1. Read books.
When you love one, turn to the acknowledgements and see whom the author has thanked. One of those people will certainly be their agent. If you feel like your own work is in line with this book you loved, chances are the agent who represented it will be a good fit for you. (Added bonus: reading more makes you a better writer!)
2. Look at Agency websites.
Are there any agencies you respect, or have at least heard of? If so, find their websites. Chances are there will be an “about” or “agents” page where you can read about the different agents working there. Each agent will describe what they’re looking to represent and if your work fits the bill, query them! (Added bonus: this is a good way to find the junior agents who are just starting out.)
3. Be on Twitter.
Having a Twitter is great, and it’s a productive way to be engaged with the publishing world. Follow agents and editors and learn more about their tastes through their posts. Chances are they’ll talk about their slush piles and what they think is missing from their lists. Don’t be creepy about it, but interact! That’s what we’re on Twitter for. A lot of agencies host #askagent talks where they’ll answer your questions. Ours uses the tag #askinkwell! (Added bonus: the more you interact, the more followers you’ll get, the better your author platform will be!)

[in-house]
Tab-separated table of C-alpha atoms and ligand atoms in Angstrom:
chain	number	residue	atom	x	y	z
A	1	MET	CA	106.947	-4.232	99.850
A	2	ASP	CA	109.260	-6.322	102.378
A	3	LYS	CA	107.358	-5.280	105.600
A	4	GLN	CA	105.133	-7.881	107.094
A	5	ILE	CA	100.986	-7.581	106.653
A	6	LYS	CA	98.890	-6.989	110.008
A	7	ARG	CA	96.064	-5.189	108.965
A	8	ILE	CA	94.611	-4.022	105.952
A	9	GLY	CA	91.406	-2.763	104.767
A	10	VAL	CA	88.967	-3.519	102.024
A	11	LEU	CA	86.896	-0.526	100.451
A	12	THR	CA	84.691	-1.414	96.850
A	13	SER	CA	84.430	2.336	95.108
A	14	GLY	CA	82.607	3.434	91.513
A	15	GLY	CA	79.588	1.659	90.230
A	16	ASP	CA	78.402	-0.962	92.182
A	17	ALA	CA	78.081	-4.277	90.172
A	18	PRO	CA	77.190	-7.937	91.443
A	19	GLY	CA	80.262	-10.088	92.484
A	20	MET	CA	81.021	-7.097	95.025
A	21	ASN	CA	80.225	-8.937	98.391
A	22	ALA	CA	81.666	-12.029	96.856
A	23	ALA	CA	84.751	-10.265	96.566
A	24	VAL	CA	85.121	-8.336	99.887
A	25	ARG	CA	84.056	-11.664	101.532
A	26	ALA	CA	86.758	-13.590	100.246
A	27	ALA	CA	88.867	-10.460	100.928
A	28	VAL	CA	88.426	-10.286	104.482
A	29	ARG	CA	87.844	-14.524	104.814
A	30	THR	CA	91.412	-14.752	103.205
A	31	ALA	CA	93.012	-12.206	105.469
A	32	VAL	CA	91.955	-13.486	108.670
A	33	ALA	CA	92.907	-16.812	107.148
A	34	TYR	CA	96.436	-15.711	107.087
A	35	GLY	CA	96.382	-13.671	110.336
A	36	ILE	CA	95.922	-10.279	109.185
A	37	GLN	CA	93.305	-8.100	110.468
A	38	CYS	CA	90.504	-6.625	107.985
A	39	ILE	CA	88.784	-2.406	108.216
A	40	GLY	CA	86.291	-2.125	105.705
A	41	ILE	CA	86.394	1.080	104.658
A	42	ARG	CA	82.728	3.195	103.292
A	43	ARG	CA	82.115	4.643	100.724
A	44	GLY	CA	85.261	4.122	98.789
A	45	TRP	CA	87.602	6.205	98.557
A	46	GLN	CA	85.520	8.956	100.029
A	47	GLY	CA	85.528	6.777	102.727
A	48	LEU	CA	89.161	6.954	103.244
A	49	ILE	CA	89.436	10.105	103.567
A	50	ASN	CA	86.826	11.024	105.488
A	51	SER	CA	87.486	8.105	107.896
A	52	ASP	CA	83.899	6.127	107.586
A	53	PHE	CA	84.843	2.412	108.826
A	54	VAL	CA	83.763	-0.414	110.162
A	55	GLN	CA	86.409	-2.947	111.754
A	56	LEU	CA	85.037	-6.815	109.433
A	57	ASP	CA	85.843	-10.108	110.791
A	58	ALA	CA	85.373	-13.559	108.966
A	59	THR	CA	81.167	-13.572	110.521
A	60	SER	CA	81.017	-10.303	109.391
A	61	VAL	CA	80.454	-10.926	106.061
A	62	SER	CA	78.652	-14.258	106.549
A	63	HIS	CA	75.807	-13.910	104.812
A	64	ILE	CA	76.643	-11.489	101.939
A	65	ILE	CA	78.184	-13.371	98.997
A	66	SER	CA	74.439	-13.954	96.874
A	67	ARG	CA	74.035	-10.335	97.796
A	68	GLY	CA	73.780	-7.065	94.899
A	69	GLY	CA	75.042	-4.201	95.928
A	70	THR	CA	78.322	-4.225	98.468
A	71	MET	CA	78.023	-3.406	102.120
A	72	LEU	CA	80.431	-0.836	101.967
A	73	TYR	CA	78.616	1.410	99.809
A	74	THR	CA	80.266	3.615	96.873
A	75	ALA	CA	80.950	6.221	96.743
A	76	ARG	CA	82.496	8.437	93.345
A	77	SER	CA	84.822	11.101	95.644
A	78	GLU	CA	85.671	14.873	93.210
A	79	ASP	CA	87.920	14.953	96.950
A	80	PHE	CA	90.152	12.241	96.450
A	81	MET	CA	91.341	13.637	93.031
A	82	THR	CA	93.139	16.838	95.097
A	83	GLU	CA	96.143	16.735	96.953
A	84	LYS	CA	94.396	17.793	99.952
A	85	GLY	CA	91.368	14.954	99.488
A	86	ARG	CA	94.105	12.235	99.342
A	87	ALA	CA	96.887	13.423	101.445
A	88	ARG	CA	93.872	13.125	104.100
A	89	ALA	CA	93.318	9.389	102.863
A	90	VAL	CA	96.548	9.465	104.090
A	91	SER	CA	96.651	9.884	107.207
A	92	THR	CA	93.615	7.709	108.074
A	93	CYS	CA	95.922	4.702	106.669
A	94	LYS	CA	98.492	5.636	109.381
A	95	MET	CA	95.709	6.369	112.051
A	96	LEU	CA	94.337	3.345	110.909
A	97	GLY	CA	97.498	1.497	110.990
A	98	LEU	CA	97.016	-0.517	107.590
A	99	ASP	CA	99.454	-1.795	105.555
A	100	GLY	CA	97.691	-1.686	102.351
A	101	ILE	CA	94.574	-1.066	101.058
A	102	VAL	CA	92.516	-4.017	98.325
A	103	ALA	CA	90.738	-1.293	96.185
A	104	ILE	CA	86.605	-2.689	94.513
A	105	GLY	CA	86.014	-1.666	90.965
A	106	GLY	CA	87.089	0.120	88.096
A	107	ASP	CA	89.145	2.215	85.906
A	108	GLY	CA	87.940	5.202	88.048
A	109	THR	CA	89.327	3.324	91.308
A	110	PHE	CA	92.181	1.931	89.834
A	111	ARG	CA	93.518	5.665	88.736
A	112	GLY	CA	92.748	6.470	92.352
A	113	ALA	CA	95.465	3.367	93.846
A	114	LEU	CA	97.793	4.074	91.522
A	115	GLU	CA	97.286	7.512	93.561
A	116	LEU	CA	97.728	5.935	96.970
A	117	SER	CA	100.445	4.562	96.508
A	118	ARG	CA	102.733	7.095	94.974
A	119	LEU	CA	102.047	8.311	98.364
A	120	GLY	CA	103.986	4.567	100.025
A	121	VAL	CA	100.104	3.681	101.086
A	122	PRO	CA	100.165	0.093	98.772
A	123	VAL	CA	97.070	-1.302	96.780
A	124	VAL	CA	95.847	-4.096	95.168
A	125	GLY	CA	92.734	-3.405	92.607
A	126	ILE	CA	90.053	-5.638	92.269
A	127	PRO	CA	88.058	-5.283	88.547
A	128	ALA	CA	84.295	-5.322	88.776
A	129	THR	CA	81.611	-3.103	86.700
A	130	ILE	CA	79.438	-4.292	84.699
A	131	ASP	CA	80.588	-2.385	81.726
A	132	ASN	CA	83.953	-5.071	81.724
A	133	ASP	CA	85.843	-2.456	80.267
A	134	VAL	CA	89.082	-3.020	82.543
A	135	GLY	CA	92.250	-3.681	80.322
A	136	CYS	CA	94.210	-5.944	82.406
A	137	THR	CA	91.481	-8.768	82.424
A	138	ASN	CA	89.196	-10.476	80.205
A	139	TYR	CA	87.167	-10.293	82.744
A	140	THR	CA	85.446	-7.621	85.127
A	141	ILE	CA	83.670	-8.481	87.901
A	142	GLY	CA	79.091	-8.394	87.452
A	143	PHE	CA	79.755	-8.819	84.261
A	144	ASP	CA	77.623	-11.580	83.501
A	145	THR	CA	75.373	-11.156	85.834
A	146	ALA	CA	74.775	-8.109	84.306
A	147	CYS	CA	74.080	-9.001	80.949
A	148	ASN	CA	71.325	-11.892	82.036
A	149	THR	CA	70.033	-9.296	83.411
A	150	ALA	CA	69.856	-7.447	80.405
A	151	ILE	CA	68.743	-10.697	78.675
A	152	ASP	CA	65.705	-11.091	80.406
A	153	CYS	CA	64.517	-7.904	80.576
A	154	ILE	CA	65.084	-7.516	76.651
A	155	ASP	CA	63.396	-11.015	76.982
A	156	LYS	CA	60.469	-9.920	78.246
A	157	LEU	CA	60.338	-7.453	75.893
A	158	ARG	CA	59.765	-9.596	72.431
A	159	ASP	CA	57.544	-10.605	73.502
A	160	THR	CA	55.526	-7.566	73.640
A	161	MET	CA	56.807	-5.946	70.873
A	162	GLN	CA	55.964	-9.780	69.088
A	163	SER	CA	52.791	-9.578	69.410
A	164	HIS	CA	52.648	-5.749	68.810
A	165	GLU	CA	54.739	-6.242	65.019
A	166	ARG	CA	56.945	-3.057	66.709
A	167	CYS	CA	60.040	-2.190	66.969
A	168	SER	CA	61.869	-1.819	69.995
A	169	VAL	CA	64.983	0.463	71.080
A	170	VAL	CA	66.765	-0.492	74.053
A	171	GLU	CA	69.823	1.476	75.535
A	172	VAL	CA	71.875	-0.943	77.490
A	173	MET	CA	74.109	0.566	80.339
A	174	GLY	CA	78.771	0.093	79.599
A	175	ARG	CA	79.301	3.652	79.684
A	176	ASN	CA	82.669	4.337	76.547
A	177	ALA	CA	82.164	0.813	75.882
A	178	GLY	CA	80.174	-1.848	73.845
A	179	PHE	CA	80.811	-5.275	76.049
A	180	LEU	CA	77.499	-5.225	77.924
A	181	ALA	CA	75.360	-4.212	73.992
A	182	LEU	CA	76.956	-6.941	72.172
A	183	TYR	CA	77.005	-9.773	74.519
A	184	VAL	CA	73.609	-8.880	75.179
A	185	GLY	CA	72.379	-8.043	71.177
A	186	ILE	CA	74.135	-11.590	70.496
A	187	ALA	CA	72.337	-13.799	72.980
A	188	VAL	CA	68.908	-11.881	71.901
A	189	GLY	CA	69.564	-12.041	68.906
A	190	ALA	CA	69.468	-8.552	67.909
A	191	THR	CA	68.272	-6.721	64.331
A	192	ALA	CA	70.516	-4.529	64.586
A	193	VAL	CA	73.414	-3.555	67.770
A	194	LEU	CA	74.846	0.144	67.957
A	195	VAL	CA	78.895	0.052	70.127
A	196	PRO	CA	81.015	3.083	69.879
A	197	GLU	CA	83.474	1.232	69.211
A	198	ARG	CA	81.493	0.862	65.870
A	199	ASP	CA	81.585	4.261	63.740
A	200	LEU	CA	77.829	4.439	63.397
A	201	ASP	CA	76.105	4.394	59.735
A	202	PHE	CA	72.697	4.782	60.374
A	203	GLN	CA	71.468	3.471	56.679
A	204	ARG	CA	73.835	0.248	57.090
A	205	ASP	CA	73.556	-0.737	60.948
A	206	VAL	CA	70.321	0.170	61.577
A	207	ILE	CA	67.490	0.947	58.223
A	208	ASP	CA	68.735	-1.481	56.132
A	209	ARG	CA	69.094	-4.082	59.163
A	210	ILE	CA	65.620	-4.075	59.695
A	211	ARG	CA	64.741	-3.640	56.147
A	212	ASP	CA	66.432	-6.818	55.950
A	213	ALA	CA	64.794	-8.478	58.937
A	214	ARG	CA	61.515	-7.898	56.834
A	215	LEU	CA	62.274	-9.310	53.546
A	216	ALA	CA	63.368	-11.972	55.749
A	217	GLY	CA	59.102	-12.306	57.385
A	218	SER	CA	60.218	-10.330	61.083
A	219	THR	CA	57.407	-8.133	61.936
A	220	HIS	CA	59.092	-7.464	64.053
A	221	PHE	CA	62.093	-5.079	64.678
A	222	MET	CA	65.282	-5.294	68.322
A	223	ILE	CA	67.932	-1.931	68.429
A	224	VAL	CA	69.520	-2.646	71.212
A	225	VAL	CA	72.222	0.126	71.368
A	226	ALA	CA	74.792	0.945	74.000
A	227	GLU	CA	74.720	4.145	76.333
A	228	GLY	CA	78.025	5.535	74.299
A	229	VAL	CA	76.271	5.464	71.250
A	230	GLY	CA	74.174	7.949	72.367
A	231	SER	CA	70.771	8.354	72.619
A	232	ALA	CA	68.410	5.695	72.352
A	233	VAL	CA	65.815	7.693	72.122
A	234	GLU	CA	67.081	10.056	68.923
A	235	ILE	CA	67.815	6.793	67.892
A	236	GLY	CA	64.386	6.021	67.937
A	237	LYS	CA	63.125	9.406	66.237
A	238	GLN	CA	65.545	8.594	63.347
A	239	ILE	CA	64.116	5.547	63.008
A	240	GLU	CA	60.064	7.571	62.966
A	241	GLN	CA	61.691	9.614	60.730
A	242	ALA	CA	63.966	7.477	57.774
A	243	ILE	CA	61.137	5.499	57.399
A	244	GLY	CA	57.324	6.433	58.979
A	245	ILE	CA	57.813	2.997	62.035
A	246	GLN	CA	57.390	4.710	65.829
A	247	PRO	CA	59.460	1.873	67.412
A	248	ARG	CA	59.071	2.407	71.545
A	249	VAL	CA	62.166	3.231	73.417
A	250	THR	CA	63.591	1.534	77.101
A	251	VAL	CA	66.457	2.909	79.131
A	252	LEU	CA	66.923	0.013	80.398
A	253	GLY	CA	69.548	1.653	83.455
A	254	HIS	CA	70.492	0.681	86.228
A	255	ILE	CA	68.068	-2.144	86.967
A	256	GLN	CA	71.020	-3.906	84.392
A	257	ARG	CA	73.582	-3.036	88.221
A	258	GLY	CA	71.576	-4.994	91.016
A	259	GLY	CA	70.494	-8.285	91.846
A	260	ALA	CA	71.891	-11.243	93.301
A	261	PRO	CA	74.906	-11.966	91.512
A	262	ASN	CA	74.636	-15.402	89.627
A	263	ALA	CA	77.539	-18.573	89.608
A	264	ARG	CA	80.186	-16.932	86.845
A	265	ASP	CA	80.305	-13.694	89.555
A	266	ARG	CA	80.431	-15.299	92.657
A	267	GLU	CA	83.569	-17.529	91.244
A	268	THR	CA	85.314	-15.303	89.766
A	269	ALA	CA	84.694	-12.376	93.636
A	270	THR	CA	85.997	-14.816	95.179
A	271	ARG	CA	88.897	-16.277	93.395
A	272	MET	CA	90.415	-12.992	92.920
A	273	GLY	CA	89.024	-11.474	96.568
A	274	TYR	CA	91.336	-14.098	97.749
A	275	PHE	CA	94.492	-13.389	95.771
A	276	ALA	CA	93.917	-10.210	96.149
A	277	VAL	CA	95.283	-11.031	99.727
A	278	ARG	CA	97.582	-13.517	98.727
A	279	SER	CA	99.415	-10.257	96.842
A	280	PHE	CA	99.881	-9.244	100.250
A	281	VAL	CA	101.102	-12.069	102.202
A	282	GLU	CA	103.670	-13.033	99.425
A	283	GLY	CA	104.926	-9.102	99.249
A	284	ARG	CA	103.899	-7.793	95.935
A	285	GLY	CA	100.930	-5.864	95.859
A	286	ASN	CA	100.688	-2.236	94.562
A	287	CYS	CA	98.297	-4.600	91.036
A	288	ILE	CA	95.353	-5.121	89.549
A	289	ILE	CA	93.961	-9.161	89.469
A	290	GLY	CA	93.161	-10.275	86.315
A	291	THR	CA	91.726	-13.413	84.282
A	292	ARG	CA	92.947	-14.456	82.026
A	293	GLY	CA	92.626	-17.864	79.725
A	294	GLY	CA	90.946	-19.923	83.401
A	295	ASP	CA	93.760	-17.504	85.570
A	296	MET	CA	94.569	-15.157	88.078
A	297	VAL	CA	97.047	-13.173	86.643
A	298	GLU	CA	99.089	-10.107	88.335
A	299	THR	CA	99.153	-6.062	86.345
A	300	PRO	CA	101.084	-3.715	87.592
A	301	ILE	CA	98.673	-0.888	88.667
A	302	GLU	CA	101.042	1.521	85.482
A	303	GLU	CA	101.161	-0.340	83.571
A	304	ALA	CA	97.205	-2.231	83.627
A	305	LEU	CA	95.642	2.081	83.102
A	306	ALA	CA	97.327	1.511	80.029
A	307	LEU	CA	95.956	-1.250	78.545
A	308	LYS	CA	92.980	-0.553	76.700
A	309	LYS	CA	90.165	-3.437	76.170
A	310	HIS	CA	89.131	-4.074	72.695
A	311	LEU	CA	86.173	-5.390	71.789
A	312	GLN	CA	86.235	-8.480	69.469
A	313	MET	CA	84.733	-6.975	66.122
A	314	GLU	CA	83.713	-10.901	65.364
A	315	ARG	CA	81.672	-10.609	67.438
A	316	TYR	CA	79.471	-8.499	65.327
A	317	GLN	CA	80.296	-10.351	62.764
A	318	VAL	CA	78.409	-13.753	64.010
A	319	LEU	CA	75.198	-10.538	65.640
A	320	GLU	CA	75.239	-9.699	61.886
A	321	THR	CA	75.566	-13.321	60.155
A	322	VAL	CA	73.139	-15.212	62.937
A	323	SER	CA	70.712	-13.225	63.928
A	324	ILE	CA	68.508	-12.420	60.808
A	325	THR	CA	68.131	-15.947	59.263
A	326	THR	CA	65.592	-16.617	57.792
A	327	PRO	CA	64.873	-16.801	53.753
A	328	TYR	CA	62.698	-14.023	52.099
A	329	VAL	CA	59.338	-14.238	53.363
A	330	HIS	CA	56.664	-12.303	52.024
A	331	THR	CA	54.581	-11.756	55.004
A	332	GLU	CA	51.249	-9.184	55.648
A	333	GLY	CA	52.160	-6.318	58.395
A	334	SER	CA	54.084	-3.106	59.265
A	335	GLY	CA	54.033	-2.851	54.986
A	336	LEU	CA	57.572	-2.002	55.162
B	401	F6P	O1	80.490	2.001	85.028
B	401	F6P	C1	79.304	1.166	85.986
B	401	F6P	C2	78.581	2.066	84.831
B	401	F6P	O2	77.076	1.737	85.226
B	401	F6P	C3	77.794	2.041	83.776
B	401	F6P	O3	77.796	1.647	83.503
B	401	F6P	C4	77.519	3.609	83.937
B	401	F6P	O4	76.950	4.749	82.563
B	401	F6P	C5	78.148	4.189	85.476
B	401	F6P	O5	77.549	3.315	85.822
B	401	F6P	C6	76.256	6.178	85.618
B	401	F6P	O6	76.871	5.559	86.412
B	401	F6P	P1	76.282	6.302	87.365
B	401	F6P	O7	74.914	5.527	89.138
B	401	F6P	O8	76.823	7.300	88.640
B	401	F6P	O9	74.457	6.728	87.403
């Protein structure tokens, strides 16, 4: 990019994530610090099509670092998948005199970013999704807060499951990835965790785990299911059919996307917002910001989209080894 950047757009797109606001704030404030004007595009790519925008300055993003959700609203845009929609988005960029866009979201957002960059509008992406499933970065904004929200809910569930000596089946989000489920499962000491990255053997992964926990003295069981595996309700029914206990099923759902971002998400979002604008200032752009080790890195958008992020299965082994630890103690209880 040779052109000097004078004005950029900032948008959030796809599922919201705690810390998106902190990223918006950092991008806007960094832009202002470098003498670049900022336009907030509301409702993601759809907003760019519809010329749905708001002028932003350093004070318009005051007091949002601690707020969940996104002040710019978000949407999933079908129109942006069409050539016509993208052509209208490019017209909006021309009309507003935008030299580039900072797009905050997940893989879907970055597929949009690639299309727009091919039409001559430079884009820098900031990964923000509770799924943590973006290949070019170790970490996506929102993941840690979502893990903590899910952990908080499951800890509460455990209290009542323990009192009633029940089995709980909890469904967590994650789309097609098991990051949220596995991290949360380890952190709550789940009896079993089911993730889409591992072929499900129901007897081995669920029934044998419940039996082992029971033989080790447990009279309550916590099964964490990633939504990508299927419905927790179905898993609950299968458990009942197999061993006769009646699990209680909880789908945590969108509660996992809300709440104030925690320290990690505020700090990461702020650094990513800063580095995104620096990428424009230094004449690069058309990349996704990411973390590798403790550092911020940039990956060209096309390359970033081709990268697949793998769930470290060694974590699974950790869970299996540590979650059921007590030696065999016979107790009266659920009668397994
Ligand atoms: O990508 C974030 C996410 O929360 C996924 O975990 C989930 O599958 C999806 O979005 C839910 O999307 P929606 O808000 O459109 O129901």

This seems obvious, but in this day and age, almost everything you could want to know about an agent is somewhere on the internet. Google people you’re interested in working with! Maybe they have a blog, or an interview with them has been published in Slate or Poets & Writers. You can draw from this information to better guess if you and the agent in question would work well together. (Added bonus: thorough researching can really improve your query letter.)
If you know anyone who is a writer or who works in publishing, chances are they have opinions about how to best find an agent. They might even know someone who IS an agent! Approach them and ask for their advice. Recommendations and help are always more meaningful coming from people you might actually know. (Added bonus: networking is helpful even if you don’t already know writers or people in publishing. Go to some readings, follow and comment on some blogs, and write fan letters to writers you admire.)